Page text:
An incorrect assumption about the relationship between political parties and voters is that voters simply choose their preferred parties based on exogenously defined preferences (by exogenous, I mean preferences that are developed outside of and beyond the party system itself). The relationship between the two is more ‘endogenous’ than that (a fancy way of saying they are somehow necessarily related or bound together). This captures a political phenomenon called ‘reciprocal voting’ (see for example Page and Jones 1979). This idea applied to the 2015 election is that in the past 5 years, something has changed about the average Liberal Democrat voter, and that this change was caused by the party moving into a centre-right coalition. On this reading, political parties can ‘drag’ their voters into different ways of thinking about politics. This might be due to factors such as shifting the political agenda to make other topics more salient, or by voters ‘adapting’ their rationality to justify their previous vote choice.
One of the observations that the mechanism of reciprocal voting could seemingly help to explain are the constituencies where there were larger than expected swings of the vote from Liberal Democrats to the Conservative Party or UKIP. Quite a few exist in London and the South-West. There are two factors which would have made Liberal Democrats more susceptible to such a shift:
(1) Liberal Democrats have relatively weak party identification compared to Labour and Conservative voters. This lack of strength in party identification makes them more inclined to switch voting preferences and think, “sure, why not give them a go”. They’re liberal, after all.
(2) The second factor relates to the direction in which Liberal Democrats might swing. While associated with having centre-left leanings (indicated by the “Democrat” part of the name, derived from ‘Social Democrat’), instinctively some party supporters are very much traditional liberals in their belief in the individual and a healthy scepticism of the state. Indeed, there is now talk to rename the party back to ‘The Liberal Party’. This meant that Clegg et al. between 2010-2015 were not out of place in espousing a centre-right policy programme. In many ways, especially with the coalition’s drive towards localism, there were many classic ‘liberal’ ideas being implemented.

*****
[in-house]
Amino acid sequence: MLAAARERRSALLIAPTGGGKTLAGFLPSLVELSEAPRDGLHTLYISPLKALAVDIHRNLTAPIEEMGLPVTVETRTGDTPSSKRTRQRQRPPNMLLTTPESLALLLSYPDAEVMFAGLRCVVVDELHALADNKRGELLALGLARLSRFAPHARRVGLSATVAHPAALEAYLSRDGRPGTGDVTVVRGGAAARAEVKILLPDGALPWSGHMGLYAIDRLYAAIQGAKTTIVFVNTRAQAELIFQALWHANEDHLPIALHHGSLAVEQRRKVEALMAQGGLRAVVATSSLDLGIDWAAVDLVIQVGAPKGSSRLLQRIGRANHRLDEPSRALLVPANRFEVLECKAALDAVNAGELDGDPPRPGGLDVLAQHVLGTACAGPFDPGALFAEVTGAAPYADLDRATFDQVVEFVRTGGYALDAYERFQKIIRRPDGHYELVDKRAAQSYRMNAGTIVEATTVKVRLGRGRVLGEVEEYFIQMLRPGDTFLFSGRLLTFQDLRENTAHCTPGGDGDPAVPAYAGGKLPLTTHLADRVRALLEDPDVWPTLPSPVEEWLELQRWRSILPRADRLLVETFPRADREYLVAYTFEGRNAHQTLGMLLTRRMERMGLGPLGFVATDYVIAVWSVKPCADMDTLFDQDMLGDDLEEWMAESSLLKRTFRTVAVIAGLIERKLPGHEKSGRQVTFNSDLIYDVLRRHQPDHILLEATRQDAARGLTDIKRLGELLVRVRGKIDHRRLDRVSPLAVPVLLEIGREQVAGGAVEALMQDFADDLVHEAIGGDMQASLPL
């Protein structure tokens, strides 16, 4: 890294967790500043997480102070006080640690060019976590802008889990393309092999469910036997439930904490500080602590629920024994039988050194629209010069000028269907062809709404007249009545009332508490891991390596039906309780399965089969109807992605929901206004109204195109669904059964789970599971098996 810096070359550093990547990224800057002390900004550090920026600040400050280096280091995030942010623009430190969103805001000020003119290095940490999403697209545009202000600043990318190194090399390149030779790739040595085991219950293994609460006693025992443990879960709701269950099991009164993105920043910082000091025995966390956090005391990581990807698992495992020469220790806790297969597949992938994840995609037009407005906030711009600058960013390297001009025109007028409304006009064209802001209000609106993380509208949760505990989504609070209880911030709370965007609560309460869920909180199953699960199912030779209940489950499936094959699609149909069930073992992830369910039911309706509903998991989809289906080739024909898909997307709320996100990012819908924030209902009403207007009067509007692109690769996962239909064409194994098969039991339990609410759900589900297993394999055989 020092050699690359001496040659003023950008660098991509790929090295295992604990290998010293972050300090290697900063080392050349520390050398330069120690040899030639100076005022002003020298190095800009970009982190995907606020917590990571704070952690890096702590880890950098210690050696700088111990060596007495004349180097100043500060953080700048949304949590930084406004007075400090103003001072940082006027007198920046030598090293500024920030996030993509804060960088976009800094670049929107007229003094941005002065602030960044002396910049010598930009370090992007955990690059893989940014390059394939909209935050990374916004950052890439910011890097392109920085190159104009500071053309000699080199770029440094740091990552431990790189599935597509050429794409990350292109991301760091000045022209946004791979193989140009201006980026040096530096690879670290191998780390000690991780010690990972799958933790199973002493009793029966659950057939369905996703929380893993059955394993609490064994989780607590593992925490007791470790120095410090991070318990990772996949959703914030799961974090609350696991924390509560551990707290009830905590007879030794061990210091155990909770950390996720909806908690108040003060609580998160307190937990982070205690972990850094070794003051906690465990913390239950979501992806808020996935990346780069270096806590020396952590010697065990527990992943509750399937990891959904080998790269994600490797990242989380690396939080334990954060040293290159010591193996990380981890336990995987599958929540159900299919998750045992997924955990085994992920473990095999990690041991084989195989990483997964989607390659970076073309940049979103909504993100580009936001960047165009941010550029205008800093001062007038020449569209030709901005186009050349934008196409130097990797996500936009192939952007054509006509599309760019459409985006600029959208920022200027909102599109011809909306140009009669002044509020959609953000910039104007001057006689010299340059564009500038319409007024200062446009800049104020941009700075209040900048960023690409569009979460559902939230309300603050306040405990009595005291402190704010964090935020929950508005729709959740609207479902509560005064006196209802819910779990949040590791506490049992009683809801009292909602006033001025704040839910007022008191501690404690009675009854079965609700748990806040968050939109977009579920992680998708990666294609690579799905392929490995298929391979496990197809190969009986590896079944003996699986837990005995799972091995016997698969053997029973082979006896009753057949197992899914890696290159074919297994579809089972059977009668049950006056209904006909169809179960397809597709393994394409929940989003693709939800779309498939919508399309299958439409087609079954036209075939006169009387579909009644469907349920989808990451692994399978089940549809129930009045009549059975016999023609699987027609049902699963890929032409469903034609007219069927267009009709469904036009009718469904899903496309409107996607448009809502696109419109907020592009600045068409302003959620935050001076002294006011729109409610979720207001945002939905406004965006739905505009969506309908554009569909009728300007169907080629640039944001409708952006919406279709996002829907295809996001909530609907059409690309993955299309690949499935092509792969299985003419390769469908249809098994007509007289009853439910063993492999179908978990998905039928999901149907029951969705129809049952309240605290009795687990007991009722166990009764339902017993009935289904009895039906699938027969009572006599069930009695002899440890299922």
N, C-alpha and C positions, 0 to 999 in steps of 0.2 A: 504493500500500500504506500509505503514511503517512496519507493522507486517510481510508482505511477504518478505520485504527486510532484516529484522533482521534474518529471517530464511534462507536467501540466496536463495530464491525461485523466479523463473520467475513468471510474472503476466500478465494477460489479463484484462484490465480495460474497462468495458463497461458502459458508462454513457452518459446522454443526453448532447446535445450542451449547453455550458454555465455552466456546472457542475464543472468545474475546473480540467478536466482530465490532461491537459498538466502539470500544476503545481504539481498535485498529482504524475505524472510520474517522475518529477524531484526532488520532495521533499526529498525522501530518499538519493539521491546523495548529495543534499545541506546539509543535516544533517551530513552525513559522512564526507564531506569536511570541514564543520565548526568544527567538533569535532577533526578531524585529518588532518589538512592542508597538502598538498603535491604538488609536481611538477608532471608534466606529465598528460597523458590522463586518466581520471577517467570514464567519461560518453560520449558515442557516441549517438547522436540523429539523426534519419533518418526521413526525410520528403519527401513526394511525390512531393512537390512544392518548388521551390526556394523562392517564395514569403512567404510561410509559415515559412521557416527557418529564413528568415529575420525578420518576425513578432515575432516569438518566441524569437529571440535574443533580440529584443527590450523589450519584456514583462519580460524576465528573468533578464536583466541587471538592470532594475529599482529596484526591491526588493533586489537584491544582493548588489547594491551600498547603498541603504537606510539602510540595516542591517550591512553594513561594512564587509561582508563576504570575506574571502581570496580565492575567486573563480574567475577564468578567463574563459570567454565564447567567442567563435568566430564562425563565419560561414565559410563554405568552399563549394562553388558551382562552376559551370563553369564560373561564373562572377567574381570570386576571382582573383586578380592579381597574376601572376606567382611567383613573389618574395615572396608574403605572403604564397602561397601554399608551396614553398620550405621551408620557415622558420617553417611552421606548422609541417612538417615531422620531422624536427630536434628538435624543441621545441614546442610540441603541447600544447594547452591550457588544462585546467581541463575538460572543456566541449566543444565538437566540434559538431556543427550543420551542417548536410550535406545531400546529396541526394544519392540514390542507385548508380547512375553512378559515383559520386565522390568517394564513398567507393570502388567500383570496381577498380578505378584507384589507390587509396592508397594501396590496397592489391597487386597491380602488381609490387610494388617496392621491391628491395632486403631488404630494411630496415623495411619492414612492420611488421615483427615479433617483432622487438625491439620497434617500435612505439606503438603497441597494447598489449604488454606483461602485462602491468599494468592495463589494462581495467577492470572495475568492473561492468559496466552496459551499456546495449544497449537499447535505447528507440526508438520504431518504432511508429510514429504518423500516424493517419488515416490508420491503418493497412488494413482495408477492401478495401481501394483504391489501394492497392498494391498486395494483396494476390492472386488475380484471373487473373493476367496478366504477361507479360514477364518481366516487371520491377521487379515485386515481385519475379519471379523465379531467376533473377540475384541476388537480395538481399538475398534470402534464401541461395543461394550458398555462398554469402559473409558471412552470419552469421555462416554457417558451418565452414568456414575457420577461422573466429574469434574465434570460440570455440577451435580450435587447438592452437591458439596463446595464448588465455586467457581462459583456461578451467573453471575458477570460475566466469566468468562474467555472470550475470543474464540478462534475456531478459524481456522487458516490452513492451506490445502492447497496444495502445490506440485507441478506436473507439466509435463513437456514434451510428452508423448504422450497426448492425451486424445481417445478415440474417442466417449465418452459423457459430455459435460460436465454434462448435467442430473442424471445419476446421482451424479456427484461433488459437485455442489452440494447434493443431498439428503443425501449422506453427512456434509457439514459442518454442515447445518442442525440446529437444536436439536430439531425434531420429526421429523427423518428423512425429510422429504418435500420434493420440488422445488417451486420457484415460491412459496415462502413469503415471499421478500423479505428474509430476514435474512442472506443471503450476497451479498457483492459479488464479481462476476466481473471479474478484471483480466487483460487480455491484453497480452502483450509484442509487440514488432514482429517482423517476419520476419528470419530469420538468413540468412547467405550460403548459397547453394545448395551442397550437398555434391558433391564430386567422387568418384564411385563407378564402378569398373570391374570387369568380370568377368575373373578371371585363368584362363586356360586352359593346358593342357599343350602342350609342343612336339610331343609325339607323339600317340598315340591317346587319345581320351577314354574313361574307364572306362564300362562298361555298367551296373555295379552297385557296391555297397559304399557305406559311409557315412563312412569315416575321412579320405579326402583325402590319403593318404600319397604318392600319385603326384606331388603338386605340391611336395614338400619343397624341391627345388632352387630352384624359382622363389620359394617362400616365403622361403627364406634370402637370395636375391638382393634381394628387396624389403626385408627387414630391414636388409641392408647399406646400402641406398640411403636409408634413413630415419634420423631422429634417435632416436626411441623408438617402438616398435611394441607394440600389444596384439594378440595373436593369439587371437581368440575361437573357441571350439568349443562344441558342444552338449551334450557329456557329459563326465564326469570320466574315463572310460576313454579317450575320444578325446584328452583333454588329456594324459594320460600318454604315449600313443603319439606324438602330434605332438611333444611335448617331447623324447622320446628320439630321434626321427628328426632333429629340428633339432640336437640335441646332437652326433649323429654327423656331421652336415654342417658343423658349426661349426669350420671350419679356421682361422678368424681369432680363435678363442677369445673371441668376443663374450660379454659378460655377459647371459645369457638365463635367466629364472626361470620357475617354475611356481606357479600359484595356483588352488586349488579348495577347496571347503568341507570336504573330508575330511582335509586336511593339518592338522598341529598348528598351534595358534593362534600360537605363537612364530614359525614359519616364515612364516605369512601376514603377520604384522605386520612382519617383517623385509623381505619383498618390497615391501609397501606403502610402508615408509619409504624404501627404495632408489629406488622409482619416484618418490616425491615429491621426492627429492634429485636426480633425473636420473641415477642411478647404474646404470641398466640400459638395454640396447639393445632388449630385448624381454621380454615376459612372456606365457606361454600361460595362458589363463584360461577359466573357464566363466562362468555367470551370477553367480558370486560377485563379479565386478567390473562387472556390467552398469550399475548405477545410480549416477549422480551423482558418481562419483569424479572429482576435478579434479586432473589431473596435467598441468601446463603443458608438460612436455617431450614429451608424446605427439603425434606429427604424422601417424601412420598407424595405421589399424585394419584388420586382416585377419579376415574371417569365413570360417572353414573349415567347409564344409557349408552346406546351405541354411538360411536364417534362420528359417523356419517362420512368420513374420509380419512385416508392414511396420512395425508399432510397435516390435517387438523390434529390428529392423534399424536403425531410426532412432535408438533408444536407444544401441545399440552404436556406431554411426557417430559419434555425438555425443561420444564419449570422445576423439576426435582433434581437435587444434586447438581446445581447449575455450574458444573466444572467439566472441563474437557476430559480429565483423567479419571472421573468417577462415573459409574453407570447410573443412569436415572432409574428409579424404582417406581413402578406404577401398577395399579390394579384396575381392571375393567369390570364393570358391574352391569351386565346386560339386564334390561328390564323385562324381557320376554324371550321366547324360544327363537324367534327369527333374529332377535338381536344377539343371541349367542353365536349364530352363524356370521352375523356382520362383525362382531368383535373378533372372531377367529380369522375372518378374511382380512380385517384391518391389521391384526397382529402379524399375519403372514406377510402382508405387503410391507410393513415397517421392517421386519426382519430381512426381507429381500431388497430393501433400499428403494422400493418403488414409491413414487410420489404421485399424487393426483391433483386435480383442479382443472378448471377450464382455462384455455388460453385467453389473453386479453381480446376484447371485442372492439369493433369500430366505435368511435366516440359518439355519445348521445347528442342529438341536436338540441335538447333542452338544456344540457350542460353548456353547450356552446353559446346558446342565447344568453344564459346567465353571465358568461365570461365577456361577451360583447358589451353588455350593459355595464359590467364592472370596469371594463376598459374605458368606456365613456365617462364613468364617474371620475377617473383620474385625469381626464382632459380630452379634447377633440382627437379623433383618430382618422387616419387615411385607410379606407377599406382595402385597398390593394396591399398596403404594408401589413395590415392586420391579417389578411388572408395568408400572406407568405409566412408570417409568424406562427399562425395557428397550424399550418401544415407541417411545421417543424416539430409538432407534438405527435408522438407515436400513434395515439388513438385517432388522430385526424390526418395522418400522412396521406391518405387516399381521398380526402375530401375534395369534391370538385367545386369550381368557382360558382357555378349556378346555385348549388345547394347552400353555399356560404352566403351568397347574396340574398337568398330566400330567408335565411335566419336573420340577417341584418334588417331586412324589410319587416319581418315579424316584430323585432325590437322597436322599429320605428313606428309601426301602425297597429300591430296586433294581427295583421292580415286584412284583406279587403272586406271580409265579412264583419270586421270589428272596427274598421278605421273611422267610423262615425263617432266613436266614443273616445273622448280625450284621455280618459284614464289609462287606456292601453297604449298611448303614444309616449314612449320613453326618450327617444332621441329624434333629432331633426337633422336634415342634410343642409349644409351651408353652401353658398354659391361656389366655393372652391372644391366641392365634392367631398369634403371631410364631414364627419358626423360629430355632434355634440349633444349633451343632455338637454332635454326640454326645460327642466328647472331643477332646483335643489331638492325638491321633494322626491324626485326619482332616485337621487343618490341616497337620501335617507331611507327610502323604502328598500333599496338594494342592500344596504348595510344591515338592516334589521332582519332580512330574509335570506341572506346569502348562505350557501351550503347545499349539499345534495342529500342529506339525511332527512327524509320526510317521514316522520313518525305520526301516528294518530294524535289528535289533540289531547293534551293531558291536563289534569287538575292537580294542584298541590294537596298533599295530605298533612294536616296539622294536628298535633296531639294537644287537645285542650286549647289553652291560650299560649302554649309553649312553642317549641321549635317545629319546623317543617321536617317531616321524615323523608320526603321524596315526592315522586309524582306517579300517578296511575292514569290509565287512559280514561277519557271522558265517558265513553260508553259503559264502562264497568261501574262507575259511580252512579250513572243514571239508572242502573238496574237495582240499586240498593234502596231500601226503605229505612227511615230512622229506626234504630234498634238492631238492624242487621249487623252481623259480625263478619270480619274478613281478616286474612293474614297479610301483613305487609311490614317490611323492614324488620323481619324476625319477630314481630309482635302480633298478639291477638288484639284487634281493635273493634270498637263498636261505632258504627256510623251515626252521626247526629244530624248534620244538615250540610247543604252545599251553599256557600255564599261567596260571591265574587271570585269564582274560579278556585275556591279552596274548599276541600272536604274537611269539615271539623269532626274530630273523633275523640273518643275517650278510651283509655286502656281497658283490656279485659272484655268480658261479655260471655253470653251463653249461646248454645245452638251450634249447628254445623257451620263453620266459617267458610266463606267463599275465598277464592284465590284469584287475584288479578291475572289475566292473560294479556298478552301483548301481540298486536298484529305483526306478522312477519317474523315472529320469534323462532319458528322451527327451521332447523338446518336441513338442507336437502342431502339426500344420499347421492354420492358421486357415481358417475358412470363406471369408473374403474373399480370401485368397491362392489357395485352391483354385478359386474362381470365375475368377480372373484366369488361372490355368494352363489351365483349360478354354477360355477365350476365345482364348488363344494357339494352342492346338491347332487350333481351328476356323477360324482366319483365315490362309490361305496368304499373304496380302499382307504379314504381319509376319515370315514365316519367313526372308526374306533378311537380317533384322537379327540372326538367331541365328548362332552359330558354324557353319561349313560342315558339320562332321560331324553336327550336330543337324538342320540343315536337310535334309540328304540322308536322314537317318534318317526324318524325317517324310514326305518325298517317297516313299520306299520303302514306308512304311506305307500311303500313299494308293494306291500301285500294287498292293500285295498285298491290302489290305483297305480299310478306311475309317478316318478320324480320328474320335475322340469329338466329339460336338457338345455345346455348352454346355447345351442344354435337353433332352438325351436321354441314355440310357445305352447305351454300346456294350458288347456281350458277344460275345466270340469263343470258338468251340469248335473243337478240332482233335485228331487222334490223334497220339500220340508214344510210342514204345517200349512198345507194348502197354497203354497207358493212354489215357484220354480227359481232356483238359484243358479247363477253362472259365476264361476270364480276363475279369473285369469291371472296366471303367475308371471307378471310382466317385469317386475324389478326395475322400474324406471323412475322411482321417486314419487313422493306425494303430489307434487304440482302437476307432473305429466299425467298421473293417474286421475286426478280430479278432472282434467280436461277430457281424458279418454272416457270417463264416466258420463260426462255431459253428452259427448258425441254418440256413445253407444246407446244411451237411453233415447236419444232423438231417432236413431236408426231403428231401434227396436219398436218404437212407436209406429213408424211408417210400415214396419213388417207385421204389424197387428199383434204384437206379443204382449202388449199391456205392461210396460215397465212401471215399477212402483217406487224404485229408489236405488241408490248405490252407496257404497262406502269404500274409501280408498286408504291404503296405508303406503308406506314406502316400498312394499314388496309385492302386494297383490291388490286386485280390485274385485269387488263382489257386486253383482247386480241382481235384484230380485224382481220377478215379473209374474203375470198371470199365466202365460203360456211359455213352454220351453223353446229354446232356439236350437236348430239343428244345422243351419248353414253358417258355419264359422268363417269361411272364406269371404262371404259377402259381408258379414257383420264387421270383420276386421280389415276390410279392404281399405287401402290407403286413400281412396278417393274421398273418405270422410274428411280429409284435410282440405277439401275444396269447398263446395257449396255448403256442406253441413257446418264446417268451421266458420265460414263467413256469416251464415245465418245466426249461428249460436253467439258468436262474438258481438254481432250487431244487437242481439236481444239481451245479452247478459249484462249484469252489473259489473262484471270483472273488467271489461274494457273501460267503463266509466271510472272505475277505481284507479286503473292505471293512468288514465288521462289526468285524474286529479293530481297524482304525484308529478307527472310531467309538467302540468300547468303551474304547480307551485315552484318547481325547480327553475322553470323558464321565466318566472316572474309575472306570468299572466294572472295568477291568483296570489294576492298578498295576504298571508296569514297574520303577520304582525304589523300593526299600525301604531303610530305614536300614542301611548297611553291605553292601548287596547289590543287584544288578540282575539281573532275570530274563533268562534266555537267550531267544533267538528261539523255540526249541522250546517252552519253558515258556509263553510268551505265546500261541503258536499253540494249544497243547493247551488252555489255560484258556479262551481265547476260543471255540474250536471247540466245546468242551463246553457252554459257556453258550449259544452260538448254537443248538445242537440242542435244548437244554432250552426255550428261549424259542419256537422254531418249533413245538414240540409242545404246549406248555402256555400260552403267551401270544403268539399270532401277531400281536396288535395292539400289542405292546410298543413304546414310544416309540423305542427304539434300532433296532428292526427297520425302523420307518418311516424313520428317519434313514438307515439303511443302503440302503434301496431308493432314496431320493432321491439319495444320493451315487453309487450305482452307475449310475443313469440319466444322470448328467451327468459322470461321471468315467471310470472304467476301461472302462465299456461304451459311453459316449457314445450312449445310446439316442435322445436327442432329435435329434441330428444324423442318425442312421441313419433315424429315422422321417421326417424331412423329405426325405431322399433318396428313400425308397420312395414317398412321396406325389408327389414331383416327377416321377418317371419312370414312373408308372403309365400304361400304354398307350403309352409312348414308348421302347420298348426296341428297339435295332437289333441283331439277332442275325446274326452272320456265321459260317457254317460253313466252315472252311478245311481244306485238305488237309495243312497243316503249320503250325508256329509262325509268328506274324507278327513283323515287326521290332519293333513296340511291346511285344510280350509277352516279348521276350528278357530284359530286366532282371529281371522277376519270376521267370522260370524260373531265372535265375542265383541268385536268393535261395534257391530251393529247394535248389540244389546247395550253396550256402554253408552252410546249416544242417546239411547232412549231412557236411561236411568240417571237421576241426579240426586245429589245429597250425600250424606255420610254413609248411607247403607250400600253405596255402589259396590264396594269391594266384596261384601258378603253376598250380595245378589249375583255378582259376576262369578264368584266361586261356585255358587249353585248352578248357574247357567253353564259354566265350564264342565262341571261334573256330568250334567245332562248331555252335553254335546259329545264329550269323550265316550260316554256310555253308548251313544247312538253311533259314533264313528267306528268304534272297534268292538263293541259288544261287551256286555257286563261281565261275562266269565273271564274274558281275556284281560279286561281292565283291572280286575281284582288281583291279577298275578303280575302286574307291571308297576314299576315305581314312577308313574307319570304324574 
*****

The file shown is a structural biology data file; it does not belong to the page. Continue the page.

These two factors combined meant that Liberal Democrats were always going to be less loyal in their support, and perhaps more forgiving to the instincts of parties like the Conservatives and UKIP with their emphasis on a smaller state and individual economic freedom. Add in the possibility of reciprocal voting, and it becomes a little clearer how the Lib Dem vote, having collapsed spectacularly, was transferred to parties who were ostensibly very different in ideological terms. Unintentionally, by going into a centre-right coalition, the Liberal Democrat leadership could well have awoken the old liberal spirit of some of its voters.
 All good quality random probability surveys produce estimates of the ‘true population value’, that is, the number we are trying to measure – in this instance, percentages of voting intentions for political parties. Repeating the same survey will provide different estimates of this value, which we call ‘random sampling variation’. The ‘margin of error’ covers the probable range of estimates of the true population value.